• The risks of starting HRT after the age of 70 tend to outweigh the benefits.
  • There is no defined stopping age for HRT; as long as the benefits outweigh the risks, you can keep going!

Why do you think there is so much misunderstanding and reluctance to seek help for this stage in women’s lives?

Women in society put up with gynaecological and sexual health issues; we always have done. I see women in my clinic all the time who put up with unbearable period pain, or spend a couple of days on the toilet due to how heavy their periods are, and don’t realise that they don’t have to! This isn’t their fault but society has taught women to feel ashamed of their sexuality and their bodies, so it is hard to come forward and ask for help. If you can’t even put a name to your genitals (and many women can or will not) then how can you ask for help about something, or look after it?

Menopause is not talked about and, while you may have learned about sex, conception and puberty at school, you didn’t learn about the menopause. This is in a way extraordinary, as the menopause will affect every single woman at some point, and men are affected too as their partners, mothers, spouses, sisters and friends experience the menopause. This lack of information is hopefully going to change, as in 2019 legislation was passed to put the menopause into the PHSE (personal, health and social education) curriculum at schools.

Add to this the fact that women do not talk to each other about this – mothers don’t inform their children, friends may talk about hot flushes but are less likely to mention flooding periods or painful sex – and it isn’t a wonder that women are reluctant to seek help. If you don’t know what is normal and what is not, if you don’t know that your fatigue, insomnia, mood changes, etc. could be related to the menopause, you don’t know to seek help for it!

Hysterical Women features women’s stories of being dismissed or made to feel their symptoms are all in their heads ­– is this something you’ve encountered, perhaps with patients coming to you for a second opinion?

The psychological symptoms related to the menopause are wide ranging and include insomnia and fatigue (which can go under both the physical and psychological symptoms), irritability, low mood, depression, anxiety and more. It is only more recently that these have been understood to be related to the menopause, and unfortunately I hear many stories of patients being put on antidepressants inappropriately.

The current guidance is that if depression or anxiety are a new symptom around the time of the menopause – in that you haven’t had them before – then the first line of treatment is HRT and not antidepressants. Talking therapies such as cognitive behavioural therapy do have a role and can help with hot flushes as well as other symptoms.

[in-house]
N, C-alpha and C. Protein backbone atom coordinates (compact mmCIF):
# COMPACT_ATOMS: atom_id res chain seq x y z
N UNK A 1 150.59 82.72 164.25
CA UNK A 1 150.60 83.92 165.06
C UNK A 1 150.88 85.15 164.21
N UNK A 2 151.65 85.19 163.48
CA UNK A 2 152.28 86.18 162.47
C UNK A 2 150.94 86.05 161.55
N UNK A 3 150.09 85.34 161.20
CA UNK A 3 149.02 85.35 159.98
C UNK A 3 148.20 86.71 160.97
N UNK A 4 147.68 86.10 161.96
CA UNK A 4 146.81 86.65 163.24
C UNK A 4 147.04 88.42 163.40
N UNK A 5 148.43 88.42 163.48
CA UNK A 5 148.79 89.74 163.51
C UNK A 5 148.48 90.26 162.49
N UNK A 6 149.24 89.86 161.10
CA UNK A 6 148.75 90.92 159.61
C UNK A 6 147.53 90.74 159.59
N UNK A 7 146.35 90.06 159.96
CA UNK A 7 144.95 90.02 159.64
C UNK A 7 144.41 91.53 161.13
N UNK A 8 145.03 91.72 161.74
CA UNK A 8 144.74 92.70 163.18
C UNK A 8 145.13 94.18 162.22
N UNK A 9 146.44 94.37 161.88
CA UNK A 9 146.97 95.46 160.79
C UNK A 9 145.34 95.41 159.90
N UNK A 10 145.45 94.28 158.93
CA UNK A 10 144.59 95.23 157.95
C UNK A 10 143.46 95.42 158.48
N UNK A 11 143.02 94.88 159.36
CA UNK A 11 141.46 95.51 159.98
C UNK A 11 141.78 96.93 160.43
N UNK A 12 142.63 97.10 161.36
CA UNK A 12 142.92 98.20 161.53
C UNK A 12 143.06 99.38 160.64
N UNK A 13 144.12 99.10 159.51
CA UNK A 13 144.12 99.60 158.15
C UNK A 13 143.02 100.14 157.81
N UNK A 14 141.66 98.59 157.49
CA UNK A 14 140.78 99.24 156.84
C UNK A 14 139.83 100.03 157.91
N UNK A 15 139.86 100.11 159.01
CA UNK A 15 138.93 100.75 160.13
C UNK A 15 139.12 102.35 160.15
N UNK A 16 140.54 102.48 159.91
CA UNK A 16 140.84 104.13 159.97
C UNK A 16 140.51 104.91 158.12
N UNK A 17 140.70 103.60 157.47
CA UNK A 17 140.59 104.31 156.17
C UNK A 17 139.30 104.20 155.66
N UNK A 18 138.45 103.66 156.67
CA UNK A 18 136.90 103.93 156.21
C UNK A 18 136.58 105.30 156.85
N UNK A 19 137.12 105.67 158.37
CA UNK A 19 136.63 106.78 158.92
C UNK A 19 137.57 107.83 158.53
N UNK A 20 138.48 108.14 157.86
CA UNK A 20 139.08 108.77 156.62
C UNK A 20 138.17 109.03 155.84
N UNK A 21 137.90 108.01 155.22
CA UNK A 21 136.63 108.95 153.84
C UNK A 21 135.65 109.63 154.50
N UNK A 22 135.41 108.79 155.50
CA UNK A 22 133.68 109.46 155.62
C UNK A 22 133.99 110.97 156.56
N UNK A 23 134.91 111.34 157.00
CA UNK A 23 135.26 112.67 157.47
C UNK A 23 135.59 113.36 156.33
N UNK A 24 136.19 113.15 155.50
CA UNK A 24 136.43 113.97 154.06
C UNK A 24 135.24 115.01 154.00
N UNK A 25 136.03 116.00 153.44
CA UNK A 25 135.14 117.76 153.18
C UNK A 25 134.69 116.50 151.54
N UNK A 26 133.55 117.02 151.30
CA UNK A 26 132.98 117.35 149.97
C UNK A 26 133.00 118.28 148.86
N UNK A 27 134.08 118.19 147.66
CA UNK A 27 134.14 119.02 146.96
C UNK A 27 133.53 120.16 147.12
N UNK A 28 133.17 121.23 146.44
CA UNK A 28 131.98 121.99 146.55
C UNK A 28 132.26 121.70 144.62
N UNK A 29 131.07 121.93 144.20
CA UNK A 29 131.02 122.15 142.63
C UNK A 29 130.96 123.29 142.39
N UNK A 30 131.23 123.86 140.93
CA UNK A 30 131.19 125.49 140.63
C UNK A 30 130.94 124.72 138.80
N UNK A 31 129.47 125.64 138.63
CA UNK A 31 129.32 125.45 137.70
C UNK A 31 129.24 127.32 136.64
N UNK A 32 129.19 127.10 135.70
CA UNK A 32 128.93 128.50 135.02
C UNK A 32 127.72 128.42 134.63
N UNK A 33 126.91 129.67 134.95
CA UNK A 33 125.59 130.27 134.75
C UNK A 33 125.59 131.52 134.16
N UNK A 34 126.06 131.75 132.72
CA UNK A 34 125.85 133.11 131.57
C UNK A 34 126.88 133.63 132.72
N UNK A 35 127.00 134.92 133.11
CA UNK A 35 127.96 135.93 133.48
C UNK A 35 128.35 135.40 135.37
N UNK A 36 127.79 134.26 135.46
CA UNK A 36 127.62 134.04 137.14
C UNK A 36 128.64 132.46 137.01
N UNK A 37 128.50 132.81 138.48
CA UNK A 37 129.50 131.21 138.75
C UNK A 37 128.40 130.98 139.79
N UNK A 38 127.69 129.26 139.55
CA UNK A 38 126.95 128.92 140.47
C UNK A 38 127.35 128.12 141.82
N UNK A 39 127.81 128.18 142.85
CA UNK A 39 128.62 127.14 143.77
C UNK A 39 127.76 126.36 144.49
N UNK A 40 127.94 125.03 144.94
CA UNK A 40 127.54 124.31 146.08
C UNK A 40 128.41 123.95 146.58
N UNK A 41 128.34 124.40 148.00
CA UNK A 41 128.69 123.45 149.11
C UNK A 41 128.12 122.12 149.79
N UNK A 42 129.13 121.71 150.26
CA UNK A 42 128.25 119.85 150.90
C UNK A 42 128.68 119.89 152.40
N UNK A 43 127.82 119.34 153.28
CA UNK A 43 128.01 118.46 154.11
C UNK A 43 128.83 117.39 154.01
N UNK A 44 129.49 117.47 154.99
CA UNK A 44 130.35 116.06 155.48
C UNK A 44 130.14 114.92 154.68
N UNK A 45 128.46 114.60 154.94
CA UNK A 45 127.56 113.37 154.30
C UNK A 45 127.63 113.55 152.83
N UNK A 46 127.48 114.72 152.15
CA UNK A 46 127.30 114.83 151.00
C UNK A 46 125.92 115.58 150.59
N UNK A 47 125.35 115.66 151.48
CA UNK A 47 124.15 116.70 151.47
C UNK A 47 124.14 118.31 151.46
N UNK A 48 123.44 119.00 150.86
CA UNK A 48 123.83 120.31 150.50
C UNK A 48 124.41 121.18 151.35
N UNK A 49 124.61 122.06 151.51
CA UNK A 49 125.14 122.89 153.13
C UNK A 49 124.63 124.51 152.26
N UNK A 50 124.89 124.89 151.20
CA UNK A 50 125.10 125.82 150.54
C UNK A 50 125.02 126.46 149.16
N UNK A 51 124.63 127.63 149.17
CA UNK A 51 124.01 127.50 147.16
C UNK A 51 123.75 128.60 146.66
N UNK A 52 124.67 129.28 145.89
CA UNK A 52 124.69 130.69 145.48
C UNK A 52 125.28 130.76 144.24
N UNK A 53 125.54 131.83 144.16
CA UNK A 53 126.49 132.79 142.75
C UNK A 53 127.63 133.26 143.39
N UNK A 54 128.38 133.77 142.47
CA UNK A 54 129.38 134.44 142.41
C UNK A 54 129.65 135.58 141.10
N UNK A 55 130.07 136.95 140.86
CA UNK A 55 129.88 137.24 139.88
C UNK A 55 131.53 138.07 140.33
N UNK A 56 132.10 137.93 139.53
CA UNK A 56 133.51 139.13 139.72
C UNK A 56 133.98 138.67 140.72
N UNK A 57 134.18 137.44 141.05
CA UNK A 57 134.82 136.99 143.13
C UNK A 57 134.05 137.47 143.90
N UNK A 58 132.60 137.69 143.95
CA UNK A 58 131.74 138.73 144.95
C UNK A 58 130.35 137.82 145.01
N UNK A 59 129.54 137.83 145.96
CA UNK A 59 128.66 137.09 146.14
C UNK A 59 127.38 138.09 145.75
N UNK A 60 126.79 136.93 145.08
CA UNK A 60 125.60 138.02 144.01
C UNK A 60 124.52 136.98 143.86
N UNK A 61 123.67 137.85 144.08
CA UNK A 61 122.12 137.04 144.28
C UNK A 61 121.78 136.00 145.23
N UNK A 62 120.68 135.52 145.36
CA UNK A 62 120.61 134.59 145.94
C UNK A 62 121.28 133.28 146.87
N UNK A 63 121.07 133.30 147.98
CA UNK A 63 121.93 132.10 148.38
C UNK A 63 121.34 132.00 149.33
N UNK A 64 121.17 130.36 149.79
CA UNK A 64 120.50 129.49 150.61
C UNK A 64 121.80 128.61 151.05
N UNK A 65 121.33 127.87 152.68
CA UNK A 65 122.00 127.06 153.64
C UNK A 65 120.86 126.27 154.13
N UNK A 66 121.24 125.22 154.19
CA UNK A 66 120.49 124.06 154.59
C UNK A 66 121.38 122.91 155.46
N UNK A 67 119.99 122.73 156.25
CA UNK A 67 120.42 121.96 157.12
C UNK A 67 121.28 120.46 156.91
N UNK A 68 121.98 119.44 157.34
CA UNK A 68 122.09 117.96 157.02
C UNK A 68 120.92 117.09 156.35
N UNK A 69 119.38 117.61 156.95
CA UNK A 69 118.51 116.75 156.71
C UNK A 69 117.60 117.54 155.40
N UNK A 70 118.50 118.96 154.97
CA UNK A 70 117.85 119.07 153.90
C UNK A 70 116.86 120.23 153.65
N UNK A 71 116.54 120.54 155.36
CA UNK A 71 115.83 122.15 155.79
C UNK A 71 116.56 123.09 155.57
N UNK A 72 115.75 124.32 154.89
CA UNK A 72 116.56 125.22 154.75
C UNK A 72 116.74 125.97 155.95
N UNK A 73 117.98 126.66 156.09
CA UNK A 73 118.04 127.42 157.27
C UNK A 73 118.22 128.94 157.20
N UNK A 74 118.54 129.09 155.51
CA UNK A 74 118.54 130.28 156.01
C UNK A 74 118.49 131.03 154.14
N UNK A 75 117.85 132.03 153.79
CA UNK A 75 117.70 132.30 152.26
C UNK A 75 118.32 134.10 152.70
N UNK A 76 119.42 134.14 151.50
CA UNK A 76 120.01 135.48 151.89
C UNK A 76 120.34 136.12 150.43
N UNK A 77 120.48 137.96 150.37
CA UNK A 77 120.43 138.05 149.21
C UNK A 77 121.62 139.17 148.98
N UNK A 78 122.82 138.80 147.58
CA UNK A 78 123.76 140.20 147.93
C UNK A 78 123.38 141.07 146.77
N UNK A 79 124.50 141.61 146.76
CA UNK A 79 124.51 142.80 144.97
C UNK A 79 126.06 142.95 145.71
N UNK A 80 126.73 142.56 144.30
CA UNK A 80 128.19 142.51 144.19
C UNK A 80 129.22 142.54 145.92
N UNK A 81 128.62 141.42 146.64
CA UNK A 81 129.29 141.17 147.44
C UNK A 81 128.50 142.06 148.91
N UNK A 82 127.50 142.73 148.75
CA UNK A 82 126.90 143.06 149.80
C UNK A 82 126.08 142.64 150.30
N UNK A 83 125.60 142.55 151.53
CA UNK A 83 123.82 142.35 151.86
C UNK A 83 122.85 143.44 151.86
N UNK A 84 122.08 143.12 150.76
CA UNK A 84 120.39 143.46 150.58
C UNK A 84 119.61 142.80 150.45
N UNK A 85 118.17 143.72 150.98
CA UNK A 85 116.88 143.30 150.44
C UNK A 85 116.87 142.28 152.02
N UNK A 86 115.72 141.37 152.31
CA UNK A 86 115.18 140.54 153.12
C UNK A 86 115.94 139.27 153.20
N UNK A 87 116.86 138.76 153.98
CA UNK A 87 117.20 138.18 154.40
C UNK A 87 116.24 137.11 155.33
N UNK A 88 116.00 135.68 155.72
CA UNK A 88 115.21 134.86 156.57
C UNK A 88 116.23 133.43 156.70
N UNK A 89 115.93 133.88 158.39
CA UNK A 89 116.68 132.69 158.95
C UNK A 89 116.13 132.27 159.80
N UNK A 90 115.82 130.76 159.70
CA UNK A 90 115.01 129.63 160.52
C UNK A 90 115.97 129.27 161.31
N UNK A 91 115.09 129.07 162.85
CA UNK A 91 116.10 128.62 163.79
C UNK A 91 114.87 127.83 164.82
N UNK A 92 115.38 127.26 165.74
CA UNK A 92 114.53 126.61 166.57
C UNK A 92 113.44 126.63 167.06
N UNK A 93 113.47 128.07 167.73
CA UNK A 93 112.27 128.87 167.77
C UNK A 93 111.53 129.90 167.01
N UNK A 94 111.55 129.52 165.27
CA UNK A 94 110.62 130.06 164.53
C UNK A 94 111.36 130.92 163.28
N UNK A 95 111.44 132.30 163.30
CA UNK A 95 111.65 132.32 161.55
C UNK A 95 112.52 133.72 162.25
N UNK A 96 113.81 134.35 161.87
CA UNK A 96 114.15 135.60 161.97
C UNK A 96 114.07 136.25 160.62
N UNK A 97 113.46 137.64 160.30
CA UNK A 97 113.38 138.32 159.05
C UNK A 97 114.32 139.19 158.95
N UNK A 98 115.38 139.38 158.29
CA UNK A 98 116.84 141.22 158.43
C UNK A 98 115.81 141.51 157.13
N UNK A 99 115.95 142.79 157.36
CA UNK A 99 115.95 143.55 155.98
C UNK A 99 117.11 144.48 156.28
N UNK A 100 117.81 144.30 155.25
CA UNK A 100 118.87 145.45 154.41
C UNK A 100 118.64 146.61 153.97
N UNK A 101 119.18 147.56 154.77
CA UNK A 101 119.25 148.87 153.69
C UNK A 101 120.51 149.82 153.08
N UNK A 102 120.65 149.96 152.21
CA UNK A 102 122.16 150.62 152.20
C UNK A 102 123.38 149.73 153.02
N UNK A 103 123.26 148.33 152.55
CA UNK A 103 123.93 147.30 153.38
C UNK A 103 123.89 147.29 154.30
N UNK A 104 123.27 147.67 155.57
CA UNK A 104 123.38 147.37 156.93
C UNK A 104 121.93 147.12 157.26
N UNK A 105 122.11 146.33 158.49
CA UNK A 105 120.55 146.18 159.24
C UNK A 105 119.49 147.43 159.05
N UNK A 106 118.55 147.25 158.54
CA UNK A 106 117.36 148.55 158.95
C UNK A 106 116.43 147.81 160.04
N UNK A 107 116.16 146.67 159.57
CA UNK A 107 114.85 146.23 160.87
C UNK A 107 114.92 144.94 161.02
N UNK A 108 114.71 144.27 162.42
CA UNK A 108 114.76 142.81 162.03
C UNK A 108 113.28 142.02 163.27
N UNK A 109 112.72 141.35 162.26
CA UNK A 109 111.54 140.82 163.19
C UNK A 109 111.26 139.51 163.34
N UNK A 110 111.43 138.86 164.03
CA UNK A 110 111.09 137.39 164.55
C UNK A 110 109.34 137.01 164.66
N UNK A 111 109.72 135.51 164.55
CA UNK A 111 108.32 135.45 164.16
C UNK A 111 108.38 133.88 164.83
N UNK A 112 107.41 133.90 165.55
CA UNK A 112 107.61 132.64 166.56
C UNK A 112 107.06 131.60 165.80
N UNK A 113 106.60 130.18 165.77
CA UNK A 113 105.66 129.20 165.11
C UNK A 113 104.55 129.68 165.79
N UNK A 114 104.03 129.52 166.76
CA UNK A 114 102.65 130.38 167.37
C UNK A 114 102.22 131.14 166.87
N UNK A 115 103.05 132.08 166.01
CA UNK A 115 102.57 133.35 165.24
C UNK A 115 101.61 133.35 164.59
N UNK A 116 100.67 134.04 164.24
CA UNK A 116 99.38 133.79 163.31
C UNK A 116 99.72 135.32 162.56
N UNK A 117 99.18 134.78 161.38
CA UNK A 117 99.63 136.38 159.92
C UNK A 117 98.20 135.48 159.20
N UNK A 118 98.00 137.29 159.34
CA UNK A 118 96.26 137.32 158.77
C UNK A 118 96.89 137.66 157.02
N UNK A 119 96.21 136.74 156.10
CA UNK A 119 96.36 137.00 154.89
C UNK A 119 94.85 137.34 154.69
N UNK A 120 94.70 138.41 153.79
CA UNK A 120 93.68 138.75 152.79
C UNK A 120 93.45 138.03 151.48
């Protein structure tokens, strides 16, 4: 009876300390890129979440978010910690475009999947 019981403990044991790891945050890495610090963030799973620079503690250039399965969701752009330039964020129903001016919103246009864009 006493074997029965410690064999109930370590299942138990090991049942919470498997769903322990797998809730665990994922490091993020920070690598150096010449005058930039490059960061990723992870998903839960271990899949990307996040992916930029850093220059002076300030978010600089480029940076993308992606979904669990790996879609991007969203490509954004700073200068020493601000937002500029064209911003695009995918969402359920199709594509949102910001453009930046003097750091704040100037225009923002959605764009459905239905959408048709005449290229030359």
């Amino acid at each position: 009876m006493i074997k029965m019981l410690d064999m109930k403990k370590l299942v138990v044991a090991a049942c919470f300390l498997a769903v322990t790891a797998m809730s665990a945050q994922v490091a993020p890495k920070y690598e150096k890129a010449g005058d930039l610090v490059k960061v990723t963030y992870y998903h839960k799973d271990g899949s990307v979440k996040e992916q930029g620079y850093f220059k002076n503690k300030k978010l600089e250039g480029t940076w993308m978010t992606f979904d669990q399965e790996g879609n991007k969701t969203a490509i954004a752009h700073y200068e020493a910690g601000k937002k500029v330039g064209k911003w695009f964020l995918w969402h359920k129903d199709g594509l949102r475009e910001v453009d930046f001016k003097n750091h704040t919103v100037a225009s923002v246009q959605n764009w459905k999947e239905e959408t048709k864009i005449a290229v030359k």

One of the reasons that the psychological symptoms have been dismissed is the idea of ‘empty nest syndrome’. This is a term which was used to describe feelings of sadness around the time of the menopause, perhaps related to the fact that children are leaving home or relationship difficulties. Not only is the term patronising to women but it doesn’t explain these symptoms in women who haven’t had children!

Unfortunately, women feeling dismissed or that their symptoms are in their heads is not unusual, and many patients describe feeling relieved when their voices are heard. It is one of the many reasons why we need to keep talking about it!

How can GPs better support their patients dealing with menopausal symptoms?

GPs have to do regular learning in their jobs; medicine changes all the time and we need to keep up. This applies to the menopause as much as any other area of medicine. Some GPs are more informed than others with regards to menopause and its treatment. Often within a practice there will be someone with extra qualifications or an interest in women’s health who will be the best person to go to. While I may be the right person for women’s health, I don’t carry out joint injections or minor surgery, so I wouldn’t be the right person to see for those issues! Ask the receptionist and try to book, if possible, with a doctor with an interest in women’s health, if your surgery has one.

What do you hope The M Word adds to the emerging conversation around the menopause?

I hope that people view The M Word: Everything You Need to Know About the Menopause as an empowering as well as an informative read. As women we have a responsibility to help each other by opening up the conversations around the menopause, its symptoms and its treatments, in order to help each other through this stage in our lives. I hope the book helps to do this! It is evidence and guidelines based, and will help you take control so you can thrive – instead of survive – the menopause!


You can find Dr Kaye online and on Twitter